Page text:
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Magnetic Weyl semimetal phase in a Kagomé crystal

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Science  20 Sep 2019:
Vol. 365, Issue 6459, pp. 1282-1285
DOI: 10.1126/science.aav2873

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Magnetic Weyl semimetals

Weyl semimetals (WSMs)—materials that host exotic quasiparticles called Weyl fermions—must break either spatial inversion or time-reversal symmetry. A number of WSMs that break inversion symmetry have been identified, but showing unambiguously that a material is a time-reversal-breaking WSM is tricky. Three groups now provide spectroscopic evidence for this latter state in magnetic materials (see the Perspective by da Silva Neto). Belopolski et al. probed the material Co2MnGa using angle-resolved photoemission spectroscopy, revealing exotic drumhead surface states. Using the same technique, Liu et al. studied the material Co3Sn2S2, which was complemented by the scanning tunneling spectroscopy measurements of Morali et al. These magnetic WSM states provide an ideal setting for exotic transport effects.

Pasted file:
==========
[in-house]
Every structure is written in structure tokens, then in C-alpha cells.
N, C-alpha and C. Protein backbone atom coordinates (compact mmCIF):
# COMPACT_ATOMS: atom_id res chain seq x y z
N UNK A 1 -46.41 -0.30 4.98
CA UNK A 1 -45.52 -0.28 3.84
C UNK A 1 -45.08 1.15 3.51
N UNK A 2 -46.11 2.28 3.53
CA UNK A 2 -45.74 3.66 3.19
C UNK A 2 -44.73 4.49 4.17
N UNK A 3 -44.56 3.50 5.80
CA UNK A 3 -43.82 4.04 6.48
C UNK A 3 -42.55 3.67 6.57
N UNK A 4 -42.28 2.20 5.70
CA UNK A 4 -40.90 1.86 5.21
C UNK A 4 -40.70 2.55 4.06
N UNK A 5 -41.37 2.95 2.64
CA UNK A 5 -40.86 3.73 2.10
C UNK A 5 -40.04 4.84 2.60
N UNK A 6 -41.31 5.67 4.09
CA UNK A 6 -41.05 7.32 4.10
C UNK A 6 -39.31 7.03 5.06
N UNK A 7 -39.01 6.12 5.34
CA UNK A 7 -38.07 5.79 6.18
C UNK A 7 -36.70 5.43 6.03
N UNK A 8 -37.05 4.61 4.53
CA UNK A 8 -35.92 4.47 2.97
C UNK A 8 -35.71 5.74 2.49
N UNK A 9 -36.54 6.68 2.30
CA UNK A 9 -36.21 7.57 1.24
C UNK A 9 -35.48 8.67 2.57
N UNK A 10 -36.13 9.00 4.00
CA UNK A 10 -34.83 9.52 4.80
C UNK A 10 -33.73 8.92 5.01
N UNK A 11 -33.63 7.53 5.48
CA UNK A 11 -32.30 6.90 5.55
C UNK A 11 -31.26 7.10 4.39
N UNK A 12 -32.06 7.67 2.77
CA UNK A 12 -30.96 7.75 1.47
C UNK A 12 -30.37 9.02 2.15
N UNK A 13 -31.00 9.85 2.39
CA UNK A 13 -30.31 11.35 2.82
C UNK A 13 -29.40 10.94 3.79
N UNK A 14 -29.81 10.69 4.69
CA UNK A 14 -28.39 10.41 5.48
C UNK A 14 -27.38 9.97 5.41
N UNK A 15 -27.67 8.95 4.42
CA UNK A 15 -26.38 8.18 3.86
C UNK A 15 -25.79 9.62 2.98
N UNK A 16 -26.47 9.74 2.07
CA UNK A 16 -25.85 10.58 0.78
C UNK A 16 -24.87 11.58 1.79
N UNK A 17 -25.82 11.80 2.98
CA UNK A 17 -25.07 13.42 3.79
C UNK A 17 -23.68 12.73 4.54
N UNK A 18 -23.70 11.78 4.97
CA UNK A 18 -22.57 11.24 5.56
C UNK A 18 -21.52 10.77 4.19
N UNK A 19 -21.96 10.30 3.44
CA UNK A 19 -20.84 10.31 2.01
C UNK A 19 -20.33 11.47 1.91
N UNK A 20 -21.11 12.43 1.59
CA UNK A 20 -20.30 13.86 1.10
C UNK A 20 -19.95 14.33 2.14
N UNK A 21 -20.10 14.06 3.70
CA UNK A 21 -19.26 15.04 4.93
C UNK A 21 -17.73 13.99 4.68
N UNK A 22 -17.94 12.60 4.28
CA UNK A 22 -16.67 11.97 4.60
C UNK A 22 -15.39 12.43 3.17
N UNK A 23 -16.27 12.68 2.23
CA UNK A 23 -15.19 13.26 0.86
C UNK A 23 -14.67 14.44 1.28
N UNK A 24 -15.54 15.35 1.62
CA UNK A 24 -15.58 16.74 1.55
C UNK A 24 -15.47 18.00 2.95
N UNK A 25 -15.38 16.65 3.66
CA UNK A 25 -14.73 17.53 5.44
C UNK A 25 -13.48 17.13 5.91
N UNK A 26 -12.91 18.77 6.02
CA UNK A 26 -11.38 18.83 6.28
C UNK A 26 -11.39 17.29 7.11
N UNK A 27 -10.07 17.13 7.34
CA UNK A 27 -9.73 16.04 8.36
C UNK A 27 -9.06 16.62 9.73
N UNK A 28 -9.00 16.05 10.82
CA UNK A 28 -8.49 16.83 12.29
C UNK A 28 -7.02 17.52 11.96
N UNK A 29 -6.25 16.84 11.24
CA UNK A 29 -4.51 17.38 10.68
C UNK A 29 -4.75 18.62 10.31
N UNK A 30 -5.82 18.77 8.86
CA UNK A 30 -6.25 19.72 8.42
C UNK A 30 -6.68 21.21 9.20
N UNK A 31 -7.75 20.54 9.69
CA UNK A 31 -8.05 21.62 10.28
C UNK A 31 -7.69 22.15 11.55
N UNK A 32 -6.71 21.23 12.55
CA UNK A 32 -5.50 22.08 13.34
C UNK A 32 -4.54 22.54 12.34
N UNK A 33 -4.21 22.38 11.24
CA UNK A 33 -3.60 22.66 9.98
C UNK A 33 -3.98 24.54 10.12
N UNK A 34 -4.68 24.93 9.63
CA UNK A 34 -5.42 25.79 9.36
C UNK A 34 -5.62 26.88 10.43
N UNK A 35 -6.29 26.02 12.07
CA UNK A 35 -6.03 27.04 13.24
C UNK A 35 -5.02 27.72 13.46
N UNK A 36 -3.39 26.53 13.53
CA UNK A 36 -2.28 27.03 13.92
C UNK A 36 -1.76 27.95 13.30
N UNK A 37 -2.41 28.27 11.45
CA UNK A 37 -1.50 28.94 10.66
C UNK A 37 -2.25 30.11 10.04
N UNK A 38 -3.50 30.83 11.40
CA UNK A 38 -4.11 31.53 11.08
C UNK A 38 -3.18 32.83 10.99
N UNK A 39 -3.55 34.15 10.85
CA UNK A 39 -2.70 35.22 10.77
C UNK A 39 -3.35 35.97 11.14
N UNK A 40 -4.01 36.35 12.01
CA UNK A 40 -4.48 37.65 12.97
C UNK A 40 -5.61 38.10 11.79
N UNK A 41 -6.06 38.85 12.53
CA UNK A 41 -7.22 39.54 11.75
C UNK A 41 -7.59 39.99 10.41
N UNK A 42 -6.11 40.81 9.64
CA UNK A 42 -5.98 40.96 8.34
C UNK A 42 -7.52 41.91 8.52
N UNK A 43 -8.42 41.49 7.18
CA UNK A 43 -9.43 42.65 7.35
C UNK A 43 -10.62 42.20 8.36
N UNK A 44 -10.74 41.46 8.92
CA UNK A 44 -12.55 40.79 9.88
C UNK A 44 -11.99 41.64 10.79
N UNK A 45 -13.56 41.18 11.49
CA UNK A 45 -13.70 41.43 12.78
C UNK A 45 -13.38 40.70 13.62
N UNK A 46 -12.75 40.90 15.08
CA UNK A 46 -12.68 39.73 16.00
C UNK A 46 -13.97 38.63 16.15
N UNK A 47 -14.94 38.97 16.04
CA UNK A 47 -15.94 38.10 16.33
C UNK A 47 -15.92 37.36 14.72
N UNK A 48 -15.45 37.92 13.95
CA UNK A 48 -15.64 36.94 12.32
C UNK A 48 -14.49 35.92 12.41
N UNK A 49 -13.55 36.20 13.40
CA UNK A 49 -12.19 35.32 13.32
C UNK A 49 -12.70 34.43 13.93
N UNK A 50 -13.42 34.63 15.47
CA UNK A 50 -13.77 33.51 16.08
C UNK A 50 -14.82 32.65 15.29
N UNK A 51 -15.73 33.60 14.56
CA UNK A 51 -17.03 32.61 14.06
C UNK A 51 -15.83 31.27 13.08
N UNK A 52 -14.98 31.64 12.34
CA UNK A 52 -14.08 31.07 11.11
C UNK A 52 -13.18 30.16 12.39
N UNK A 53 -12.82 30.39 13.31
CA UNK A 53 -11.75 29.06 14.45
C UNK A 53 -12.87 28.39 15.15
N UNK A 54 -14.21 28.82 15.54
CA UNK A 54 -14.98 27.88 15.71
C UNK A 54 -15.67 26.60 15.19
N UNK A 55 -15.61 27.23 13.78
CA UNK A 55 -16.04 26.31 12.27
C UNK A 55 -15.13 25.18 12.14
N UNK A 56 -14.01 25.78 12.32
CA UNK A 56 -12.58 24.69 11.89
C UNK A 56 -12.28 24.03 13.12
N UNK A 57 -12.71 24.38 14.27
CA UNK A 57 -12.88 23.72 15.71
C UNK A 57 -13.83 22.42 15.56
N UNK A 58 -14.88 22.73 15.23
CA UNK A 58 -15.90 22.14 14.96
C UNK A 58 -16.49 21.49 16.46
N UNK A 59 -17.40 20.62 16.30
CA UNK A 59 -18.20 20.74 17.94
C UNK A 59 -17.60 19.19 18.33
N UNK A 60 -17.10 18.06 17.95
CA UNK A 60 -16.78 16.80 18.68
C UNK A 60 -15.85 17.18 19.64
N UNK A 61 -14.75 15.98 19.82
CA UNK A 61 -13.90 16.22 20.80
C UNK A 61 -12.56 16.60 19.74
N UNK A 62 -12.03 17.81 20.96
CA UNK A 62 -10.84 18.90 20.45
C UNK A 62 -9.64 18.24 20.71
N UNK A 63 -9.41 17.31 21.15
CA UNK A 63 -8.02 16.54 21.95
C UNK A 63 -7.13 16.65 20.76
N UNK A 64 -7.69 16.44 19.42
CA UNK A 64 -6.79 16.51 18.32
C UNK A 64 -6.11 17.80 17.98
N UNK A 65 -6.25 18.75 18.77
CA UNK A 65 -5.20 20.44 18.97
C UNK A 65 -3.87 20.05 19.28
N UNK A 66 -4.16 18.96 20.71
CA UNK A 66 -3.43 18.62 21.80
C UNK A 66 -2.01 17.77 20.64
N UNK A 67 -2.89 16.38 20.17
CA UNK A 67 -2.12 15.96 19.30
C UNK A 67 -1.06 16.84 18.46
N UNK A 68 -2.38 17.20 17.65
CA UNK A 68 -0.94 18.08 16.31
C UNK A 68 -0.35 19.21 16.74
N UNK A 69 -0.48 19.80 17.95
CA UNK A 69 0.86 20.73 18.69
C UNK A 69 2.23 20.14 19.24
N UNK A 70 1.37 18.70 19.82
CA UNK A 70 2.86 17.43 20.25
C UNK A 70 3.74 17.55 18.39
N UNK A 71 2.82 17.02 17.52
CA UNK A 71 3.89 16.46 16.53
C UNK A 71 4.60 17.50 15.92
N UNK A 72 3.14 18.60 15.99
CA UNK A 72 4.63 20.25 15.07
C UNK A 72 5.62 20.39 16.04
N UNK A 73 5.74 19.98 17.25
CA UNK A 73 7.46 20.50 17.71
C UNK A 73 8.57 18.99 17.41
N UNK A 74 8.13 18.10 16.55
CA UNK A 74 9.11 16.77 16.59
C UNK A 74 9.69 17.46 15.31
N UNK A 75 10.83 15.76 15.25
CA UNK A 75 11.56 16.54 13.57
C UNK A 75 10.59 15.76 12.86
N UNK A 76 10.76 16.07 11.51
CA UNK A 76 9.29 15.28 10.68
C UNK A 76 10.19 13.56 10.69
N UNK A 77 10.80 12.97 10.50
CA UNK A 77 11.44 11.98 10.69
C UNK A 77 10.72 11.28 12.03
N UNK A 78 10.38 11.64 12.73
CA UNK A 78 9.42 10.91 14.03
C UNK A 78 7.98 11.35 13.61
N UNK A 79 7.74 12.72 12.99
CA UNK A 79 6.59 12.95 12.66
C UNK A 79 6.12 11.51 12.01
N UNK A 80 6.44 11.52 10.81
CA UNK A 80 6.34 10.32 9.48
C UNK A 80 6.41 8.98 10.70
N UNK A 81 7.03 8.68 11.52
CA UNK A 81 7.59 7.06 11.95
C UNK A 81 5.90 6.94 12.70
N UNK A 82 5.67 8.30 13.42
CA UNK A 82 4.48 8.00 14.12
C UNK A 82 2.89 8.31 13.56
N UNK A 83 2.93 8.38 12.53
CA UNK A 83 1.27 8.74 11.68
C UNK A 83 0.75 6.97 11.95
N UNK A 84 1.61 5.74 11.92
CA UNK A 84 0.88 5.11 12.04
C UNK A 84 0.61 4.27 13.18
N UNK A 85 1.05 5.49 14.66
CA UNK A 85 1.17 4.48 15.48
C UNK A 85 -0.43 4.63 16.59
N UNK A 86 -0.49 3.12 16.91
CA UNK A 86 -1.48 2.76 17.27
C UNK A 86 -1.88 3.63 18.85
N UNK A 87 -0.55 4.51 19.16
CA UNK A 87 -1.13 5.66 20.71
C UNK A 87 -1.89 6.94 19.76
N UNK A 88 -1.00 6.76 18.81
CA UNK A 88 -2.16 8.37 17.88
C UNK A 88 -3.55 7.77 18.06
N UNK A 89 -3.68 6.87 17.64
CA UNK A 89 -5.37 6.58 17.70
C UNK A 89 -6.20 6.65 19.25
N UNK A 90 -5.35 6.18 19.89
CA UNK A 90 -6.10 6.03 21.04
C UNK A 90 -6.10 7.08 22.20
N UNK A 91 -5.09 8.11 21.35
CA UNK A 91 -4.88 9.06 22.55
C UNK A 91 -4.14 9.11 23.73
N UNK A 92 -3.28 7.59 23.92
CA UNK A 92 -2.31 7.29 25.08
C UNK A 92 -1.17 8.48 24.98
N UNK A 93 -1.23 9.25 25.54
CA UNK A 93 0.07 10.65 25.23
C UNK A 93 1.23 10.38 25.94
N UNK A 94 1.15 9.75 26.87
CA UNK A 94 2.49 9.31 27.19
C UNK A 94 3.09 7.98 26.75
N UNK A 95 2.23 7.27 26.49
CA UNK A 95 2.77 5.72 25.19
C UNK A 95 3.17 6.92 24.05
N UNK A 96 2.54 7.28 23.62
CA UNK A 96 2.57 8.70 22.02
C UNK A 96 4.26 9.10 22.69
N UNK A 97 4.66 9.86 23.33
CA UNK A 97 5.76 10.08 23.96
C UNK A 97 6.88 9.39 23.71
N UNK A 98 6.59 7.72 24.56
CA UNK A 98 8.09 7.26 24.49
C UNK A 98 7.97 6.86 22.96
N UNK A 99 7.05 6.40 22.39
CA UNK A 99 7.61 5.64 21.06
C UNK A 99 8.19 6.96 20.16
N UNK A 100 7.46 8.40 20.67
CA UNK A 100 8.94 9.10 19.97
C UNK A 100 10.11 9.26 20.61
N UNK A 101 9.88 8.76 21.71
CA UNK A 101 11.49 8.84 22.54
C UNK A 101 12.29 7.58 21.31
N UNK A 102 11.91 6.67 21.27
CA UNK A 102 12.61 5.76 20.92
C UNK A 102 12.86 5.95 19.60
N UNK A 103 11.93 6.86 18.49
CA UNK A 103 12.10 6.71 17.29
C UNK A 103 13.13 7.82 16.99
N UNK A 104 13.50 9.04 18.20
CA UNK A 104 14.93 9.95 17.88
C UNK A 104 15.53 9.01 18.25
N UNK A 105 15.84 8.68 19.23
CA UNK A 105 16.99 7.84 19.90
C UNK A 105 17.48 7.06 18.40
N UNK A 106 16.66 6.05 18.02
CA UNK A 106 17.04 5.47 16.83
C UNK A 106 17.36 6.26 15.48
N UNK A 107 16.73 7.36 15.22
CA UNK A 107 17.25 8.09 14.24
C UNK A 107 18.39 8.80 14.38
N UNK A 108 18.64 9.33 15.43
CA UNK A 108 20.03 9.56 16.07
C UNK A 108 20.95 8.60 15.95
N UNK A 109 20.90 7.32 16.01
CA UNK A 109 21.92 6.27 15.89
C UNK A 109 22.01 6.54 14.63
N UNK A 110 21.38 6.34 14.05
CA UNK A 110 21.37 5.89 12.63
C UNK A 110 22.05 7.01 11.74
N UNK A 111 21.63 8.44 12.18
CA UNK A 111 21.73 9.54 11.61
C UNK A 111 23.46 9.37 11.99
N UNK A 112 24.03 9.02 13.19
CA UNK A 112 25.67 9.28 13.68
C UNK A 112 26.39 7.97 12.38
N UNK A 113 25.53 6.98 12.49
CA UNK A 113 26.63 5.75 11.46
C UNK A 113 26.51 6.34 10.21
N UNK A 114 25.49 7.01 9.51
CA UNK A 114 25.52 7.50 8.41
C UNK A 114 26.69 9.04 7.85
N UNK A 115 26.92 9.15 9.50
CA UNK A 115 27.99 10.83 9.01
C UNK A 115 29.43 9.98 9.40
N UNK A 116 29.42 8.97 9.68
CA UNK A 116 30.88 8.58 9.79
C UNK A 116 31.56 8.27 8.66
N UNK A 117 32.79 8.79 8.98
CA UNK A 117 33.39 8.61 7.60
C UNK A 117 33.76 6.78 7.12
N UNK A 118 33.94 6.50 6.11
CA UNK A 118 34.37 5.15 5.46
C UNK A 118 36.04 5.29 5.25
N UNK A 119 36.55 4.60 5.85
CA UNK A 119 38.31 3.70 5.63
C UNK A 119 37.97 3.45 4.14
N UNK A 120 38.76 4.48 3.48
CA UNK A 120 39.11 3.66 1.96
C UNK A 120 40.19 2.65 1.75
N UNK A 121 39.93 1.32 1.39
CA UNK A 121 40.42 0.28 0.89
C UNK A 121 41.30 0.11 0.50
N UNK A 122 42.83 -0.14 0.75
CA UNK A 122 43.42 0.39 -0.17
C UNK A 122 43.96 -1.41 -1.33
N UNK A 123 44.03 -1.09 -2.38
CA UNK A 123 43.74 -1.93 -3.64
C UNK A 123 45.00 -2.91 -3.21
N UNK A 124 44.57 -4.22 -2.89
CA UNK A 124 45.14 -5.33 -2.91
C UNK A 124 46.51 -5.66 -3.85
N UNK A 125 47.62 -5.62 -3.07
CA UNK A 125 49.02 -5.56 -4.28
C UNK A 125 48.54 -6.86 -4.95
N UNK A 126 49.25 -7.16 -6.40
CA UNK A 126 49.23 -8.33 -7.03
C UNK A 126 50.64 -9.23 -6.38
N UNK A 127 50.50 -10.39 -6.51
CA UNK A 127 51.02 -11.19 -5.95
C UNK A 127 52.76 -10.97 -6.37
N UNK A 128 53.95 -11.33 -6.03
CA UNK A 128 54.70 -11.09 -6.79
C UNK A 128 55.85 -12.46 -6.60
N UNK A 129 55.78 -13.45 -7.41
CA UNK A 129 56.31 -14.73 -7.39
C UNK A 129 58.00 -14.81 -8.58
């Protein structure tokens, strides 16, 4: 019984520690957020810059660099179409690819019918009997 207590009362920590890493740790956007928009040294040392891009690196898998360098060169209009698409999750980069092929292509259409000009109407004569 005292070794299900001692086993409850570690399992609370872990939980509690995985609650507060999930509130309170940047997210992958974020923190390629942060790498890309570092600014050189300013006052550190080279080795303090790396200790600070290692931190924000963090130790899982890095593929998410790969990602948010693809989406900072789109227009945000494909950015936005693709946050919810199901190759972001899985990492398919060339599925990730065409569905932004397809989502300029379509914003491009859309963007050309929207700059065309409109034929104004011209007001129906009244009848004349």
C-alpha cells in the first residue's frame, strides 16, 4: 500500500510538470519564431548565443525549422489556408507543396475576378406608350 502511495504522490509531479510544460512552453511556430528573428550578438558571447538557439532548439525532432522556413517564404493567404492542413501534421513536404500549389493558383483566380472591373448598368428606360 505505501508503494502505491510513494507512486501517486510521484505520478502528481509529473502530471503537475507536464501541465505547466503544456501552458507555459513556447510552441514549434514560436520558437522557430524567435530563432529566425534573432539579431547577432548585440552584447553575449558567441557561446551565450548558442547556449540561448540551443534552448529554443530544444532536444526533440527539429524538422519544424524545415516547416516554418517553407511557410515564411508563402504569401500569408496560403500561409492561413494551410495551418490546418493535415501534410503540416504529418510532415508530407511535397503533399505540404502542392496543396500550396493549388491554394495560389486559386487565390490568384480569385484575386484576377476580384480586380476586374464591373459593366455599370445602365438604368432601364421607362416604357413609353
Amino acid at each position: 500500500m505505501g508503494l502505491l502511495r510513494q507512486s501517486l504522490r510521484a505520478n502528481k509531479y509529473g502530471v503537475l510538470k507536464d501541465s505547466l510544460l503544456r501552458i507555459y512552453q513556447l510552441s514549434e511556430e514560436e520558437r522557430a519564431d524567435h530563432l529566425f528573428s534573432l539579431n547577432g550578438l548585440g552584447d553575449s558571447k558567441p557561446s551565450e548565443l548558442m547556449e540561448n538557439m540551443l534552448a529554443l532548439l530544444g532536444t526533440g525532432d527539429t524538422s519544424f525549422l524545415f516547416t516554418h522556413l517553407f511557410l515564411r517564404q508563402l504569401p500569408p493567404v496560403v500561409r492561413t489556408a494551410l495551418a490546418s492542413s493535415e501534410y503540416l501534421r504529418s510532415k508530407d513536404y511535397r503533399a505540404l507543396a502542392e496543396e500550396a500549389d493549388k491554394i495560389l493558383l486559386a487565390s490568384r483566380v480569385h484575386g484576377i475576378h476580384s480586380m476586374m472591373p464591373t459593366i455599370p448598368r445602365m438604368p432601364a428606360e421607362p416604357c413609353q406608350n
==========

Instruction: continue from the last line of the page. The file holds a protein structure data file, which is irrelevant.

Science, this issue p. 1278, p. 1282, p. 1286; see also p. 1248

Abstract

Weyl semimetals are crystalline solids that host emergent relativistic Weyl fermions and have characteristic surface Fermi-arcs in their electronic structure. Weyl semimetals with broken time reversal symmetry are difficult to identify unambiguously. In this work, using angle-resolved photoemission spectroscopy, we visualized the electronic structure of the ferromagnetic crystal Co3Sn2S2 and discovered its characteristic surface Fermi-arcs and linear bulk band dispersions across the Weyl points. These results establish Co3Sn2S2 as a magnetic Weyl semimetal that may serve as a platform for realizing phenomena such as chiral magnetic effects, unusually large anomalous Hall effect and quantum anomalous Hall effect.

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